Frameworks provide guidance on what, where, when, and how to do something. Sometimes they also include safety instructions to avoid certain risks or pitfalls. Though a framework may seem like all you need to succeed in the sector, it is not that straightforward. Still, you can learn just one framework and run a small business that can participate in outsourcing and generate some profit.
So you may ask, “What’s the point of philosophy and methodology? Take the framework, memorize it, and conquer the world!” In fact, there are several reasons why it’s not so simple.
  1. Without understanding the philosophies and methodologies, a project manager cannot hope to manage large projects effectively. This lack of knowledge will stand in the way of their professional and career growth;
  2. Frameworks alone cannot conquer the world; only ideologies formed from philosophical foundations can. Examples of this can be seen throughout history.
High-quality teamwork is organized, conflict-free, and puts customer needs first. It is easier to achieve this with a small group, but as size increases, philosophy and methodology are needed to avoid conflicts, inconsistency, and mismanagement. Ad hoc solutions are not ideal, so it is best to outline principles and priorities from the start.  
Still, if desired, a framework alone can be sufficient for a company, and many software development outsourcing companies use only this.  
Now let's look at frameworks.
Kanban is very popular among modern companies, and it's also the subject of clan wars: some people call Kanban a framework, whereas many others call it a methodology. In a nutshell, Kanban is neither the one nor the other. Kanban cannot be considered a framework because it is too inferior and abstract for a framework. Still, you cannot call it a methodology either because it contains many clear rules, tools, and instructions that are typical of frameworks.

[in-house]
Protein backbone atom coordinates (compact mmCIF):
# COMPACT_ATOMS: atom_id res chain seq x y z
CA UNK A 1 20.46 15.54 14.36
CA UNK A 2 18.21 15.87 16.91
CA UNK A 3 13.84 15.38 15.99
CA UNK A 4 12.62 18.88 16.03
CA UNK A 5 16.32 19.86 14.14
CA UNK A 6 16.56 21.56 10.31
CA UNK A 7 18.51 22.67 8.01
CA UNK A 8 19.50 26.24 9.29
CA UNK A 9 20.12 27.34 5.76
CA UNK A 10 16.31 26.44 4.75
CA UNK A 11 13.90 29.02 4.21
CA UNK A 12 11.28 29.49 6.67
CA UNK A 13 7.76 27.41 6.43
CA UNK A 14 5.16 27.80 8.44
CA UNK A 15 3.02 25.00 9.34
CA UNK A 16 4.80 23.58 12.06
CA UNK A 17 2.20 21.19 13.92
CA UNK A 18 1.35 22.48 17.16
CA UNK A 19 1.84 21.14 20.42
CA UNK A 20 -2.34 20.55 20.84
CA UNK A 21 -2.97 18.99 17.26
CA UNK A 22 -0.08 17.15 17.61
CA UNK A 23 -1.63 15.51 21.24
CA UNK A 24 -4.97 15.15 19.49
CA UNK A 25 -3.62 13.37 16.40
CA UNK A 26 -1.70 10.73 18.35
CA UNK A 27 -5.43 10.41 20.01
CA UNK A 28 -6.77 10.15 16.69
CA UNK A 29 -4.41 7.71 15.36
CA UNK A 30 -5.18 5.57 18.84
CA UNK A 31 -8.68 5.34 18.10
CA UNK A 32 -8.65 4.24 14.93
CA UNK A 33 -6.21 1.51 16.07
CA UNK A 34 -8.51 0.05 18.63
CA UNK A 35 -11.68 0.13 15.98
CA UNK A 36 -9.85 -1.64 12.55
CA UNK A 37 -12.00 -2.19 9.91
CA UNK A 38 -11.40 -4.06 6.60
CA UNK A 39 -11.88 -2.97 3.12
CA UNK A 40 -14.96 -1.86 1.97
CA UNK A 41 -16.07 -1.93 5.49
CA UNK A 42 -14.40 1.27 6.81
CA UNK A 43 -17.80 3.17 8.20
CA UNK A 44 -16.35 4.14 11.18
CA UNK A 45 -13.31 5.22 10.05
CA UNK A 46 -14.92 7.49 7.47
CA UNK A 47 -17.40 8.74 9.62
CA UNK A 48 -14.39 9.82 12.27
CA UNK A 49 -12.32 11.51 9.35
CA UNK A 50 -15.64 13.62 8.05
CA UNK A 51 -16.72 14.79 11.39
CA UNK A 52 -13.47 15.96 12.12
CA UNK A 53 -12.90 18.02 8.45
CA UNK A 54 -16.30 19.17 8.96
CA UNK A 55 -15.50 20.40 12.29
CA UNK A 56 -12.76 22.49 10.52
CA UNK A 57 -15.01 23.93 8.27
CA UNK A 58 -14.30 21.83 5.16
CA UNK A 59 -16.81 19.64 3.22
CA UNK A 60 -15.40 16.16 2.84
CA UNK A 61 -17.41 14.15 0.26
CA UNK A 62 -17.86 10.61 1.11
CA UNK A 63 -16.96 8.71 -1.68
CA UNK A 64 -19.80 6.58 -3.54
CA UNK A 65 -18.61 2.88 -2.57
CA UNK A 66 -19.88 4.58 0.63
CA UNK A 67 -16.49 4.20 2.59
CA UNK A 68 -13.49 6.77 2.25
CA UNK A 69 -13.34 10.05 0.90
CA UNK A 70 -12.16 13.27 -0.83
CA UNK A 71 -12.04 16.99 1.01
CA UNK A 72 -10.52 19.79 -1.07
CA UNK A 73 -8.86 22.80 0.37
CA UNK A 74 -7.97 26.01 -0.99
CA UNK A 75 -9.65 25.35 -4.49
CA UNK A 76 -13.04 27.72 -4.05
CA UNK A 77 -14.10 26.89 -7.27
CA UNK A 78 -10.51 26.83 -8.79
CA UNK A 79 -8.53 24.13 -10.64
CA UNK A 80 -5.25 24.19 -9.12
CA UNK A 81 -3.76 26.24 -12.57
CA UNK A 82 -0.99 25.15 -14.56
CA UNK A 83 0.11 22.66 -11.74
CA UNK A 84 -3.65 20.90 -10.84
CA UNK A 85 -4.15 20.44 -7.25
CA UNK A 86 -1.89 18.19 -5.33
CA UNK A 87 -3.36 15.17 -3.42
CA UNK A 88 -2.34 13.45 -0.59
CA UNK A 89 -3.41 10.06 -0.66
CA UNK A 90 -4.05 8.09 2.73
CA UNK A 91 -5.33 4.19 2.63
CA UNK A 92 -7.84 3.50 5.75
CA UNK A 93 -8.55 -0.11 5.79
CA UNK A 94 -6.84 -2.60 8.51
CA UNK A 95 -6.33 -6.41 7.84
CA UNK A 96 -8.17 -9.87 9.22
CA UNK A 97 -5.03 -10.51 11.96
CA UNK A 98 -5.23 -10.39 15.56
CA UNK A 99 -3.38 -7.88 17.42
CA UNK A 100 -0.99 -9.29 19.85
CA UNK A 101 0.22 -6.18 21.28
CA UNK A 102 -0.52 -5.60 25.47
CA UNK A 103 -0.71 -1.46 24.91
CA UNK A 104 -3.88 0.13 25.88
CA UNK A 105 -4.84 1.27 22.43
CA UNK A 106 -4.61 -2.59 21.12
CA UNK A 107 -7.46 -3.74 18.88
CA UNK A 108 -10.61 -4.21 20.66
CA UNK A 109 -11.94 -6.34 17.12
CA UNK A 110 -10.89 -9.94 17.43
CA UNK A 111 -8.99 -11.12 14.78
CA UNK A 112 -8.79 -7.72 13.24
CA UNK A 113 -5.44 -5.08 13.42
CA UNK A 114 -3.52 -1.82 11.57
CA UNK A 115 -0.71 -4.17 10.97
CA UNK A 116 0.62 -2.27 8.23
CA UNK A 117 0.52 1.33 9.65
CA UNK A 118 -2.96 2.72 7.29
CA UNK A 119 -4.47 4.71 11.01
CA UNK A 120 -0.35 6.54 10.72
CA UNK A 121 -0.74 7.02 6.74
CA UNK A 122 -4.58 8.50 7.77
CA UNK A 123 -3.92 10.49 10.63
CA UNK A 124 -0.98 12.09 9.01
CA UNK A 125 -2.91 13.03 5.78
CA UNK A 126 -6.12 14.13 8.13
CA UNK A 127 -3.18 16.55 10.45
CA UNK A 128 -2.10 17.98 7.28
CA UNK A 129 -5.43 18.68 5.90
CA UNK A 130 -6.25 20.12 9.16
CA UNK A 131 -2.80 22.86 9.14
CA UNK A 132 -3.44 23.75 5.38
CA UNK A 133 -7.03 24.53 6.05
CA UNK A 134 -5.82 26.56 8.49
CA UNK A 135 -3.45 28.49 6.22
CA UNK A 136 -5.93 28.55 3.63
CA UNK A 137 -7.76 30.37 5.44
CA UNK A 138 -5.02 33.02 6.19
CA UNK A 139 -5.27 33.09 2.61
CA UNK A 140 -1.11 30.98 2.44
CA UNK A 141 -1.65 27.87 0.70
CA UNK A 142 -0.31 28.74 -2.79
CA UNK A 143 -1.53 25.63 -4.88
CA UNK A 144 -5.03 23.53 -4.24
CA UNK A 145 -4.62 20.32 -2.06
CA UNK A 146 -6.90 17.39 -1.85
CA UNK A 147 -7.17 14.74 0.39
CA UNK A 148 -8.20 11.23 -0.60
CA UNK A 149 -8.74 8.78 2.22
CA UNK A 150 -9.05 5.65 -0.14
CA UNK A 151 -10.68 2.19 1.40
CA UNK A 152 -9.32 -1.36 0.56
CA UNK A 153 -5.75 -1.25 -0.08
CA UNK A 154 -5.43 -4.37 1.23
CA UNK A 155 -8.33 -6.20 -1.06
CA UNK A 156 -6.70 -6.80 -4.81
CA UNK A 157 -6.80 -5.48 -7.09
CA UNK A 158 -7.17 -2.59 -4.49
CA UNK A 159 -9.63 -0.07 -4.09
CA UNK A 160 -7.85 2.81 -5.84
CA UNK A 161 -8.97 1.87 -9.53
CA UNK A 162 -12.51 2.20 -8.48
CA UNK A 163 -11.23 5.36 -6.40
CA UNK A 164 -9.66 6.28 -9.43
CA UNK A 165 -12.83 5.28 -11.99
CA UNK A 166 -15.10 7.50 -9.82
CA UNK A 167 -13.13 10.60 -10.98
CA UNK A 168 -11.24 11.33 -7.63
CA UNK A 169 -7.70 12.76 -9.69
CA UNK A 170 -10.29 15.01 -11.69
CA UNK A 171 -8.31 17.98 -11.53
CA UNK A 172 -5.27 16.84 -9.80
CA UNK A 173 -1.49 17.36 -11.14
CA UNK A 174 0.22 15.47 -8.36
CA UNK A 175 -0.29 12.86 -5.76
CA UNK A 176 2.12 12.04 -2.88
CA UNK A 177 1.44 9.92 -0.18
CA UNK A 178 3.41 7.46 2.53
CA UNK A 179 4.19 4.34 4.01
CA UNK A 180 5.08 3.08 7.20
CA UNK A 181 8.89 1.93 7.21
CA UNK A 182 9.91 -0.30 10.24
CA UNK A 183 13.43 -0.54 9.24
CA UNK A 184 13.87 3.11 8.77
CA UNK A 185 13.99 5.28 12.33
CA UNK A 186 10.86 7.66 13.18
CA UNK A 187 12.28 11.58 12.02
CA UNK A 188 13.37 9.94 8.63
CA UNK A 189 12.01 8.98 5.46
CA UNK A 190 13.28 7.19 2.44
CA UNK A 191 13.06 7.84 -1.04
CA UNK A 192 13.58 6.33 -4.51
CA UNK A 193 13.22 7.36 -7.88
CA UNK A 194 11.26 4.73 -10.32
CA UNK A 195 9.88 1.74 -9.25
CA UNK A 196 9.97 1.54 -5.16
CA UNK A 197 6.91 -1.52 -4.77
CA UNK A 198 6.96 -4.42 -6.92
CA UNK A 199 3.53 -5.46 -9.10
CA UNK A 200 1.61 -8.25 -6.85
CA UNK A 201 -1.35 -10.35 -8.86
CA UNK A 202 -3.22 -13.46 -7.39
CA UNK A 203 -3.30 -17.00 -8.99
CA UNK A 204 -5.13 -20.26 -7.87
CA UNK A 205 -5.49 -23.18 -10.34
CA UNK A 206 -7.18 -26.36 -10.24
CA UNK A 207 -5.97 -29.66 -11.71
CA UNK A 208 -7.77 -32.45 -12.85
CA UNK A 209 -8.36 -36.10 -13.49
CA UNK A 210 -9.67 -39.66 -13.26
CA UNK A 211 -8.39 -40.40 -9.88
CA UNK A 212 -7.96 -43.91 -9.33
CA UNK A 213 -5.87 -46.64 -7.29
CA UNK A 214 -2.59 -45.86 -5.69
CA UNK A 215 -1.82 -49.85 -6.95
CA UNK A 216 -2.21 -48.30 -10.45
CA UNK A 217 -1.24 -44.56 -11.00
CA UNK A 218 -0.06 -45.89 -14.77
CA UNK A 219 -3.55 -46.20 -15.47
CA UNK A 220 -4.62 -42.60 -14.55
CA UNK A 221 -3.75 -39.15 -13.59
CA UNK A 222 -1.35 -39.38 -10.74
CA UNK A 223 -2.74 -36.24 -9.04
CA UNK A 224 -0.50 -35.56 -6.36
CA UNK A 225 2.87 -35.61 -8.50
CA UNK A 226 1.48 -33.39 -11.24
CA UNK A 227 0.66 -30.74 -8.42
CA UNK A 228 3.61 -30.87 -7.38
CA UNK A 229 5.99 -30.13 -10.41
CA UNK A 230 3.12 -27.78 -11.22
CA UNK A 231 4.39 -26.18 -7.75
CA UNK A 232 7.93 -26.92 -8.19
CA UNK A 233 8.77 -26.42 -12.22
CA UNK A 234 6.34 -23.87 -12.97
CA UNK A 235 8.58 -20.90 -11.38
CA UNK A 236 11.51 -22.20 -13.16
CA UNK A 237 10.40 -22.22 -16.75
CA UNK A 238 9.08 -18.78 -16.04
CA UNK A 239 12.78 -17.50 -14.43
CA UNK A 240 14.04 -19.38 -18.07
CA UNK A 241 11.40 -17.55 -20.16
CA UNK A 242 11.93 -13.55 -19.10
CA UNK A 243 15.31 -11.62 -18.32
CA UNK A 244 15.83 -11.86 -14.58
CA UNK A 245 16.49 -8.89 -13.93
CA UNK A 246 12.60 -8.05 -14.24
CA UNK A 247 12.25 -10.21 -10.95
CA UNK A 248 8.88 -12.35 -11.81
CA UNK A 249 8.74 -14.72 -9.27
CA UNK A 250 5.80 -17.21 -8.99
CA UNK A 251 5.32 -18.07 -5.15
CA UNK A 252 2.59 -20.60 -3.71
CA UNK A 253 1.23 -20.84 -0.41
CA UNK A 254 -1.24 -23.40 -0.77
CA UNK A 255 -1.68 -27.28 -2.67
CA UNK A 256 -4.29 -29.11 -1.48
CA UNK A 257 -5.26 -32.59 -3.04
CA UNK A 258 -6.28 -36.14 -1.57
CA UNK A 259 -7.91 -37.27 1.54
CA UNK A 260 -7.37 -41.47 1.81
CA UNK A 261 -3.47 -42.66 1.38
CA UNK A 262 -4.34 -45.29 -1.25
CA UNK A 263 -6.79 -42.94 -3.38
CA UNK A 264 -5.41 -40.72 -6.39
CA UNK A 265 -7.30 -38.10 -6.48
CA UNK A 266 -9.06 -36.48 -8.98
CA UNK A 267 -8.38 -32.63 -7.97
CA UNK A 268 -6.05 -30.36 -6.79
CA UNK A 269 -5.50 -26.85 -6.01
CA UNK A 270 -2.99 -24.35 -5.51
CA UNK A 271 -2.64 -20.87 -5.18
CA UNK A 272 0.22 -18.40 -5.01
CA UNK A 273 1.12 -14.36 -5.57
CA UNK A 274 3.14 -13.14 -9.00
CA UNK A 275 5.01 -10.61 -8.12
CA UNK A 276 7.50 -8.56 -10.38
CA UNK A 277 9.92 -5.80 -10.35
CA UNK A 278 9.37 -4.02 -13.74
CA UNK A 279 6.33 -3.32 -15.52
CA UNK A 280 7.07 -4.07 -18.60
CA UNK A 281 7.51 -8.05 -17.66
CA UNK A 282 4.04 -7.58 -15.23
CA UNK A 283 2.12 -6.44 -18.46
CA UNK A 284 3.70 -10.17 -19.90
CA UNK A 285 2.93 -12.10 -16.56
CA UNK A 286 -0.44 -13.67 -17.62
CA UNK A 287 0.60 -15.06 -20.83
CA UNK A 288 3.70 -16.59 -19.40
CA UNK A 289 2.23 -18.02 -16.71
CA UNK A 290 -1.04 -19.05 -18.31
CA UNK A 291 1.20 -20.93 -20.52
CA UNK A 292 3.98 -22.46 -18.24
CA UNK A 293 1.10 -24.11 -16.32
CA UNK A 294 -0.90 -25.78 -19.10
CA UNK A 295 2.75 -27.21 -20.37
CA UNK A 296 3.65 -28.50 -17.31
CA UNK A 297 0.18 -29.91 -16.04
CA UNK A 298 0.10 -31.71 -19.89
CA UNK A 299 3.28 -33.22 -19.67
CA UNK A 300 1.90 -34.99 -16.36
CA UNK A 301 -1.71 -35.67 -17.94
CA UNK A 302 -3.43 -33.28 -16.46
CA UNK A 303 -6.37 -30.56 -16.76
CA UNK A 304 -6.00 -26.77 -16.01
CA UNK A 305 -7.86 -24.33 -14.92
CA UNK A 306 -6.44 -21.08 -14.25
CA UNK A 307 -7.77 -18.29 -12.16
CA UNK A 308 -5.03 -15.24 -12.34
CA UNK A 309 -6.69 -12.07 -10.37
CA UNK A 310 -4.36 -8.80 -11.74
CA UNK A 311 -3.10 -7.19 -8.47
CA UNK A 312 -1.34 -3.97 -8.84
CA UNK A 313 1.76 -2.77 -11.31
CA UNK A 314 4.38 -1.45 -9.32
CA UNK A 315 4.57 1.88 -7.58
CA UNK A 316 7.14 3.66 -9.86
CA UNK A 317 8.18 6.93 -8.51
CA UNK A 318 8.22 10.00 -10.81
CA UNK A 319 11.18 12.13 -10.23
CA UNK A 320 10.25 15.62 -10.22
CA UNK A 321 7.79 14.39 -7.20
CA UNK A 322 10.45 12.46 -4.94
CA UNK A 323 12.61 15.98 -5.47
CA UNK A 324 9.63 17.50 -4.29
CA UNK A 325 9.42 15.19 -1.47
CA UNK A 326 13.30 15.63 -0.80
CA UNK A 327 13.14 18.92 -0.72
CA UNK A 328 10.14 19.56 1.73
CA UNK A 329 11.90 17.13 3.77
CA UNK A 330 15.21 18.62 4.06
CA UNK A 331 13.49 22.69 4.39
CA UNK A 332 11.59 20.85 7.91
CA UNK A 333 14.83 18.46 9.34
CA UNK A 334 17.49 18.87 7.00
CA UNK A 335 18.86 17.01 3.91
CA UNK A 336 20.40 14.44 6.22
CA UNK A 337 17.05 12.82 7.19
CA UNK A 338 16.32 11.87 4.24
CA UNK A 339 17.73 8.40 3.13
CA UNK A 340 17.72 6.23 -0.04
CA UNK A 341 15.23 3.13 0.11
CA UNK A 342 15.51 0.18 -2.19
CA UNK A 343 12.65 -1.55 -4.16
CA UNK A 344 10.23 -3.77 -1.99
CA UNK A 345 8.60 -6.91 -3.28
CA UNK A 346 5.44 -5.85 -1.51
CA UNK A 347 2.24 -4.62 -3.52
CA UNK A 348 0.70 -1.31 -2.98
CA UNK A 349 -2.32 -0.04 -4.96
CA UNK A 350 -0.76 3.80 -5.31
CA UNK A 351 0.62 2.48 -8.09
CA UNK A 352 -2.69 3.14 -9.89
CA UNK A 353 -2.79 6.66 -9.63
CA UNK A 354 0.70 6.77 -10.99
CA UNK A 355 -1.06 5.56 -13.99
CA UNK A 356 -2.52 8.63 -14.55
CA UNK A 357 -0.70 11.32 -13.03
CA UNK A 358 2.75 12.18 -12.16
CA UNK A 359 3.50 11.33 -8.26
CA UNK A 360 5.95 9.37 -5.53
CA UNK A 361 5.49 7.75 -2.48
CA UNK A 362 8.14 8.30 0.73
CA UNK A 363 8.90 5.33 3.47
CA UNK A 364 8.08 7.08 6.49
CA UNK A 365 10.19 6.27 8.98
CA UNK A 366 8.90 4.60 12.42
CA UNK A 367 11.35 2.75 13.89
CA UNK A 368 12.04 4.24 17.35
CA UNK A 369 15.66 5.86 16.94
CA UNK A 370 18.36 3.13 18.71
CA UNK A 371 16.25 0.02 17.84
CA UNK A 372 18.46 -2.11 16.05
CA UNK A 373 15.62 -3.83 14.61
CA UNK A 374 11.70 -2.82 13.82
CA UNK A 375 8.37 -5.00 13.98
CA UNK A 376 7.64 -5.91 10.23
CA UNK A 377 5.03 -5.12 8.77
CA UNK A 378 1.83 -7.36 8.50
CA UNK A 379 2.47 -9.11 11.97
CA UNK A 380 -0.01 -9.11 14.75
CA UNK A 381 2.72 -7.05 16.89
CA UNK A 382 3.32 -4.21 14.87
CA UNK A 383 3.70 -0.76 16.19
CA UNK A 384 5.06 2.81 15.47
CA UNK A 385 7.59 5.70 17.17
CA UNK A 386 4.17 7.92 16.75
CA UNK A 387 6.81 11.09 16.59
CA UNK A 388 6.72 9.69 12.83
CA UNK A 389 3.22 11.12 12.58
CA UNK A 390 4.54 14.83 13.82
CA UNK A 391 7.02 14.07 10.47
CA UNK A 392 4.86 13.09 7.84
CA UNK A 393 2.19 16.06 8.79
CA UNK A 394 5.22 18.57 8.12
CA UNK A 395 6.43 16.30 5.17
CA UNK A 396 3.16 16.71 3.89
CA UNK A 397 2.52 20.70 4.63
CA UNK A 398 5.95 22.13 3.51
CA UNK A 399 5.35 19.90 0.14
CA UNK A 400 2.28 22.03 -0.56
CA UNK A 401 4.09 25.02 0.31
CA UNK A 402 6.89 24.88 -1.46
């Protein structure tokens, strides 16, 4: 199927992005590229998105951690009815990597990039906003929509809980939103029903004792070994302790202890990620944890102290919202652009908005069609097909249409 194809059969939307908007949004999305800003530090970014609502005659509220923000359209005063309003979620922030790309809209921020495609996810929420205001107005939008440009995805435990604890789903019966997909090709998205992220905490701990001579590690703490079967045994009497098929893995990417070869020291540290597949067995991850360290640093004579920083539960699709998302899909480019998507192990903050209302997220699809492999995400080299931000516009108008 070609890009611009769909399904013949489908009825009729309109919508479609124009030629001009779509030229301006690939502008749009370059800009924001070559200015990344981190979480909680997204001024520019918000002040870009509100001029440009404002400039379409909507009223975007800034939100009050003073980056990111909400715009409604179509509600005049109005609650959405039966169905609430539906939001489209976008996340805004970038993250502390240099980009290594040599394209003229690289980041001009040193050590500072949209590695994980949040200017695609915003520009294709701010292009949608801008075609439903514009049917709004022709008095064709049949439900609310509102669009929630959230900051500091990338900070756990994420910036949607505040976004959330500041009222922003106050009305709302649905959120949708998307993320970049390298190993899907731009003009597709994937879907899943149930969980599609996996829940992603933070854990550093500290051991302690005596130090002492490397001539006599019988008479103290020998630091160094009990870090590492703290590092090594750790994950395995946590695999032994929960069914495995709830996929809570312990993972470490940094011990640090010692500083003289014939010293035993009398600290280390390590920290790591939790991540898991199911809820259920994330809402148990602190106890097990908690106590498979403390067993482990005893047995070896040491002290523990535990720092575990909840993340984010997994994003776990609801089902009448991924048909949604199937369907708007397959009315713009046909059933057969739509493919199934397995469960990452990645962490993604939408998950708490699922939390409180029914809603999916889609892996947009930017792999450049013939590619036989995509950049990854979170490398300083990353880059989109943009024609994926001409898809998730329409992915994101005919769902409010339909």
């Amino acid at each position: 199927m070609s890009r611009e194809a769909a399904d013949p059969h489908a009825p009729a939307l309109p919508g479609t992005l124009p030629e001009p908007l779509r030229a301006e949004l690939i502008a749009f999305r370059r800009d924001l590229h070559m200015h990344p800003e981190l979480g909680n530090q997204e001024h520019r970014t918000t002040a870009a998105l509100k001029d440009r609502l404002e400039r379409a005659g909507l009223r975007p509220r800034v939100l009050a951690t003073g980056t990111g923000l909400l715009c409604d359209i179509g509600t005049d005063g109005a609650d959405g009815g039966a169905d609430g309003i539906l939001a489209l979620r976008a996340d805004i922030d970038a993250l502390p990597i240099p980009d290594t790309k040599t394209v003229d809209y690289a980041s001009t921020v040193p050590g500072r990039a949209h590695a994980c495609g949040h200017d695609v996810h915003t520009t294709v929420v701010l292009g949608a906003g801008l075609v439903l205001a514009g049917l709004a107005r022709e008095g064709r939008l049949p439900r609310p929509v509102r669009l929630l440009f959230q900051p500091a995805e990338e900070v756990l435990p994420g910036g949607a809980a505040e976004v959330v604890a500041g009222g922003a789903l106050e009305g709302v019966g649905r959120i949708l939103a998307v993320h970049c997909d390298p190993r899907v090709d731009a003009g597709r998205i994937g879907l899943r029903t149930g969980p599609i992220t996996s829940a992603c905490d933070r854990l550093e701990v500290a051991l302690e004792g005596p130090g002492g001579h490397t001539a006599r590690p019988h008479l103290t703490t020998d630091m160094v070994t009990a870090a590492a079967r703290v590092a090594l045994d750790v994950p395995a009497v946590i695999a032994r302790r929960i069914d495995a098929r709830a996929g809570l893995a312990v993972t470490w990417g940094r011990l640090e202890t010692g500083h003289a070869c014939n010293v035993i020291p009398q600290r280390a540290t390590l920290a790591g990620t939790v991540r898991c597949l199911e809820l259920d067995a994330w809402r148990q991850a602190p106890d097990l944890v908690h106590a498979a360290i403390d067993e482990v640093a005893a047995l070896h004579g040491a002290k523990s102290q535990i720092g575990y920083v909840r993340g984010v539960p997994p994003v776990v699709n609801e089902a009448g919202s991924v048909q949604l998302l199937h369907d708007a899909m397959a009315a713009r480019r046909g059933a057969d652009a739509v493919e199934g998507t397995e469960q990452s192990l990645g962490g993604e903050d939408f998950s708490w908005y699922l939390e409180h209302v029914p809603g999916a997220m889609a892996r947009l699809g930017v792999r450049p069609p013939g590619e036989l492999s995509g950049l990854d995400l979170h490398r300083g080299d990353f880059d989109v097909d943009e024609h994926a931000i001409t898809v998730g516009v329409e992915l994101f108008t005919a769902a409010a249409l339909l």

Kanban was originally developed in the second half of the 20th century as a system for planning and managing the production flows of Japanese industrial companies. At that time, it was called the method. In certain circles, to avoid a dispute, it retains that name today (and that, hopefully, concludes the clan war). In IT companies, only the key tool from Kanban is used: its board.
In its classic form, the Kanban board has three columns. The first column is called “To Do,” and it contains the tasks that need to be done. The second column - “In progress,” is a list of the tasks that are currently in progress (the team is working on them). The "Done" column indicates those tasks that have been successfully completed.
A stolen image from the web:  
A classic Kanban board with columns to do, doing, done
This is the most common framework (in 2018, 56% of IT companies used it, and there is a growing tendency). We will be discussing it frequently in the following articles, so I will not go into detail here.
As you can guess, this is a hybrid of Scrum and Kanban. Basically, Kanban uses the board and the FIFO ("First In - First Out") principle.
Hybrid- SCRUM/XP
A hybrid of Scrum and XP. From XP, the following elements are mainly used: TDD (Test-Driven Development), Code Refactoring, and Continuous Assembly.
If you would like to read more about the popularity of frameworks and methodologies, you can take a look at VersionOne’s latest public report.
In this article, we have discussed project management philosophies and methodologies and understood their differences. We examined how philosophies, methodologies, and frameworks relate to each other and discussed the meaning of each of these terms.
In the next article, we will learn about the different types of software development cycles and focus on common aspects for Agile teams, gradually delving into the workflow.